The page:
13. Functional Changes in the Human Auditory Cortex in Ageing

    PubMed Central

    Profant, Oliver; Tintěra, Jaroslav; Balogová, Zuzana; Ibrahim, Ibrahim; Jilek, Milan; Syka, Josef

    2015-01-01

    Hearing loss, presbycusis, is one of the most common sensory declines in the ageing population. Presbycusis is characterised by a deterioration in the processing of temporal sound features as well as a decline in speech perception, thus indicating a possible central component. With the aim to explore the central component of presbycusis, we studied the function of the auditory cortex by functional MRI in two groups of elderly subjects (>65 years) and compared the results with young subjects (age-related changes at the level of the auditory cortex. The fMRI showed only minimal activation in response to the 8 kHz stimulation, despite the fact that all subjects heard the stimulus. Both elderly groups showed greater activation in response to acoustical stimuli in the temporal lobes in comparison with young subjects. In addition, activation in the right temporal lobe was more expressed than in the left temporal lobe in both elderly groups, whereas in the young control subjects (YC) leftward lateralization was present. No statistically significant differences in activation of the auditory cortex were found between the MP and EP groups. The greater extent of cortical activation in elderly subjects in comparison with young subjects, with an asymmetry towards the right side, may serve as a compensatory mechanism for the impaired processing of auditory information appearing as a consequence of ageing. PMID:25734519

  14. Functional changes in the human auditory cortex in ageing.

    PubMed

    Profant, Oliver; Tintěra, Jaroslav; Balogová, Zuzana; Ibrahim, Ibrahim; Jilek, Milan; Syka, Josef

    2015-01-01

    Hearing loss, presbycusis, is one of the most common sensory declines in the ageing population. Presbycusis is characterised by a deterioration in the processing of temporal sound features as well as a decline in speech perception, thus indicating a possible central component. With the aim to explore the central component of presbycusis, we studied the function of the auditory cortex by functional MRI in two groups of elderly subjects (>65 years) and compared the results with young subjects (age-related changes at the level of the auditory cortex. The fMRI showed only minimal activation in response to the 8 kHz stimulation, despite the fact that all subjects heard the stimulus. Both elderly groups showed greater activation in response to acoustical stimuli in the temporal lobes in comparison with young subjects. In addition, activation in the right temporal lobe was more expressed than in the left temporal lobe in both elderly groups, whereas in the young control subjects (YC) leftward lateralization was present. No statistically significant differences in activation of the auditory cortex were found between the MP and EP groups. The greater extent of cortical activation in elderly subjects in comparison with young subjects, with an asymmetry towards the right side, may serve as a compensatory mechanism for the impaired processing of auditory information appearing as a consequence of ageing.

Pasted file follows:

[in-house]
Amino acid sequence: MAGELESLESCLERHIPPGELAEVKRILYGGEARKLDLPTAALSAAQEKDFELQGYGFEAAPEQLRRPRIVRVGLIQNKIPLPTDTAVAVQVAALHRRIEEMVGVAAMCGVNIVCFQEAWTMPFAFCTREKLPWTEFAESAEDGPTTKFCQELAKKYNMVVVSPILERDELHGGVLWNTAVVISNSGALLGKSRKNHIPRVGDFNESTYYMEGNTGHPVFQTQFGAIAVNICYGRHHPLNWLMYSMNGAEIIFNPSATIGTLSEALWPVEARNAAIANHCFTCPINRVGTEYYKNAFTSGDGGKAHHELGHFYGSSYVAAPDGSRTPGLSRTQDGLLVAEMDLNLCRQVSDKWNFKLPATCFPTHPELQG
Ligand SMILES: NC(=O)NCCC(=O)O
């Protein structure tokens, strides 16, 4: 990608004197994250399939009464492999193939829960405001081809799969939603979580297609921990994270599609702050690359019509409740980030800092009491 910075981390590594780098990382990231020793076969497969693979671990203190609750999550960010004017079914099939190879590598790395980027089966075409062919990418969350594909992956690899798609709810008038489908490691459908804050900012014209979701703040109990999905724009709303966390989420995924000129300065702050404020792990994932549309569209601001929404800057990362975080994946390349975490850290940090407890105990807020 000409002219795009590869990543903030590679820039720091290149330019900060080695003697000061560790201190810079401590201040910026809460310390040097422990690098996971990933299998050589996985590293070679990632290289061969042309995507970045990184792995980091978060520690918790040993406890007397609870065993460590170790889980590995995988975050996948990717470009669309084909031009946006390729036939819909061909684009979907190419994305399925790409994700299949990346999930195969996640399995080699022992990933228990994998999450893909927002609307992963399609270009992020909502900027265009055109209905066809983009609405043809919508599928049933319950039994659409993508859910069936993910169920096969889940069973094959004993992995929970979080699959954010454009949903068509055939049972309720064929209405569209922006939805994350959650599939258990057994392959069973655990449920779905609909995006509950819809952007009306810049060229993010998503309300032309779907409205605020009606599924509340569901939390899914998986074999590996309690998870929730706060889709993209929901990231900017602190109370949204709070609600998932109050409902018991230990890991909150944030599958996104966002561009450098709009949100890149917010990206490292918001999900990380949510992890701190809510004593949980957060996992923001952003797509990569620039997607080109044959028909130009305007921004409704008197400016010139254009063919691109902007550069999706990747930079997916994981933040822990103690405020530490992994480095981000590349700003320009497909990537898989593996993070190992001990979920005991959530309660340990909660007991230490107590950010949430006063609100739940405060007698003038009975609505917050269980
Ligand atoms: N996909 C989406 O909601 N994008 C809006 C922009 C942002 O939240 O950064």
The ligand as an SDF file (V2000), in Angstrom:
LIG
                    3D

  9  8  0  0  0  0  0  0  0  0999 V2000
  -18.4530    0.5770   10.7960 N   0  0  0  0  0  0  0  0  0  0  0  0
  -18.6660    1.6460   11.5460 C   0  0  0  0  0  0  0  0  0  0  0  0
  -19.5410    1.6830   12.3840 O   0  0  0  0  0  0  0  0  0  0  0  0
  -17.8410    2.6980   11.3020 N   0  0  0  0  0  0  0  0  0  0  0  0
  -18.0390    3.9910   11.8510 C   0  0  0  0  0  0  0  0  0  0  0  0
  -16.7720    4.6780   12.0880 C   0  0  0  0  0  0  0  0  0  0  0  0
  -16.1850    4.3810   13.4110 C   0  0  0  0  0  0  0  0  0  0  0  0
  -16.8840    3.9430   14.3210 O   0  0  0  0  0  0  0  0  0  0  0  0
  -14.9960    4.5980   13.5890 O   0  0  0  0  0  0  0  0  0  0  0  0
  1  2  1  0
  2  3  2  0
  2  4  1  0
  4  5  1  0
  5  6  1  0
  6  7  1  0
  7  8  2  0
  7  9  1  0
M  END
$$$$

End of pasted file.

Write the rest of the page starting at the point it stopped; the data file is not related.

15. Privacy and human behavior in the age of information.

    PubMed

    Acquisti, Alessandro; Brandimarte, Laura; Loewenstein, George

    2015-01-30

    This Review summarizes and draws connections between diverse streams of empirical research on privacy behavior. We use three themes to connect insights from social and behavioral sciences: people's uncertainty about the consequences of privacy-related behaviors and their own preferences over those consequences; the context-dependence of people's concern, or lack thereof, about privacy; and the degree to which privacy concerns are malleable—manipulable by commercial and governmental interests. Organizing our discussion by these themes, we offer observations concerning the role of public policy in the protection of privacy in the information age.

  16. Genetic evidence for common pathways in human age-related diseases

    PubMed Central

    Johnson, Simon C; Dong, Xiao; Vijg, Jan; Suh, Yousin

    2015-01-01

    Aging is the single largest risk factor for chronic disease. Studies in model organisms have identified conserved pathways that modulate aging rate and the onset and progression of multiple age-related diseases, suggesting that common pathways of aging may influence age-related diseases in humans as well. To determine whether there is genetic evidence supporting the notion of common pathways underlying age-related diseases, we analyzed the genes and pathways found to be associated with five major categories of age-related disease using a total of 410 genomewide association studies (GWAS). While only a small number of genes are shared among all five disease categories, those found in at least three of the five major age-related disease categories are highly enriched for apoliprotein metabolism genes. We found that a more substantial number of gene ontology (GO) terms are shared among the 5 age-related disease categories and shared GO terms include canonical aging pathways identified in model organisms, such as nutrient-sensing signaling, translation, proteostasis, stress responses, and genome maintenance. Taking advantage of the vast amount of genetic data from the GWAS, our findings provide the first direct evidence that conserved pathways of aging simultaneously influence multiple age-related diseases in humans as has been demonstrated in model organisms. PMID:26077337

  17. AGE-RELATED GENE EXPRESSION CHANGES IN HUMAN SKIN FIBROBLASTS INDUCED BY MMS

    EPA Science Inventory